Review of Frameworks
Teachers are too concerned with ensuring coverage of the objectives in the Framework for a year group, rather than establishing key concepts to make progress in mathematical understanding.
Mathematics is far too valuable a discipline and too elegant a subject for it to be reduced to functionality, either for all or for a particular group of learners.
Functional mathematics must help young people to become mathematically literate: inclusive and enabling. We must ensure it does not become focused on a minimal list of skills assessed in artificial contexts, which would be restrictive, demotivating and unhelpful.
Tomlinson 14-19 Reform
The flexible pathways recommended by both Smith and Tomlinson, together with more emphasis on teacher assessment are likely to lead to a demand for a larger pool of well qualified mathematics teachers.
Our views were sought on the whole range of qualifications in mathematics available post-16. ATM felt that no new qualifications are needed.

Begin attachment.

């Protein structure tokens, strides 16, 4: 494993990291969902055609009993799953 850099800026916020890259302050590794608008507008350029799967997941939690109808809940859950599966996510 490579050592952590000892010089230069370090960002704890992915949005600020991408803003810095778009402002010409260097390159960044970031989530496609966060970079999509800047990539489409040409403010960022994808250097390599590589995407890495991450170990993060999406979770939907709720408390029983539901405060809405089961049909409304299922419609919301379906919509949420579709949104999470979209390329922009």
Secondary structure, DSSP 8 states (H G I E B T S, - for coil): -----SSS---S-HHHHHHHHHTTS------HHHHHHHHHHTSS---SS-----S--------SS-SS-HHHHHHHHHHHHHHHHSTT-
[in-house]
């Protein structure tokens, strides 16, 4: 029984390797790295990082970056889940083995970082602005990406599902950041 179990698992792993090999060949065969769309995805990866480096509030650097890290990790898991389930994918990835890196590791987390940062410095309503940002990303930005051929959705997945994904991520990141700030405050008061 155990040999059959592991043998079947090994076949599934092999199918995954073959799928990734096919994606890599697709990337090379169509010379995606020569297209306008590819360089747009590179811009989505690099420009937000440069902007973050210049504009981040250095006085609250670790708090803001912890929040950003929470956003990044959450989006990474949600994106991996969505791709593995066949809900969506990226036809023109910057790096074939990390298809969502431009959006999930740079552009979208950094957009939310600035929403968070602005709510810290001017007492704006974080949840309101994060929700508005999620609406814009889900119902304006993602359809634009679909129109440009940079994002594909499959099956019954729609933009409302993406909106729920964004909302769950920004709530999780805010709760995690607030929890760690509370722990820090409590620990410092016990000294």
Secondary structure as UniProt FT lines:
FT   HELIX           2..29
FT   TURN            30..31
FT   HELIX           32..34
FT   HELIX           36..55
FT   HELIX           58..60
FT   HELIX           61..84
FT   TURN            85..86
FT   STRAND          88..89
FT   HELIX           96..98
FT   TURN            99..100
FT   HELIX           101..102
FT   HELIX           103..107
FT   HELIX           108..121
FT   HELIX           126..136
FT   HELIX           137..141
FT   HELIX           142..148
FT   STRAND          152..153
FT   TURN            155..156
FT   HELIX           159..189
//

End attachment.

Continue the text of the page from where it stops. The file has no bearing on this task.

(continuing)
Teachers who engage with mathematics and not solely with its algorithmic application are in a stronger position to inspire and develop the learner because their teaching is rooted in a joy of a subject that is untainted by any sense of utility or concern with application.
Shortage of maths teachers
An un-inspired and un-supported teacher cannot be expected to inspire and support learners. An inspired but un-supported teacher burns out and leaves. The most common reason for leaving the profession is the workload resulting from government initiatives.
Is Maths harder than English?
One observation is that in English, girls do better than boys. Is this because maths becomes less appealing to girls the older they get? Why do so relatively few girls take maths beyond GCSE when their performance at GCSE is equal to that of boys?
The more children are tested and graded the less motivated they become. We need to foster the kind of teaching in mathematics, as a result of which learners enjoy mathematics, understand its power, want to know more about it and, above all, feel confident about their ability to do mathematics.
We believe in a coherent 14-19 phase that offers choices through flexible pathways. Progress should be assessed throughout the phase by means of external tests, teacher assessment and a portfolio of evidence, leading to a single award which recognises all their achievements.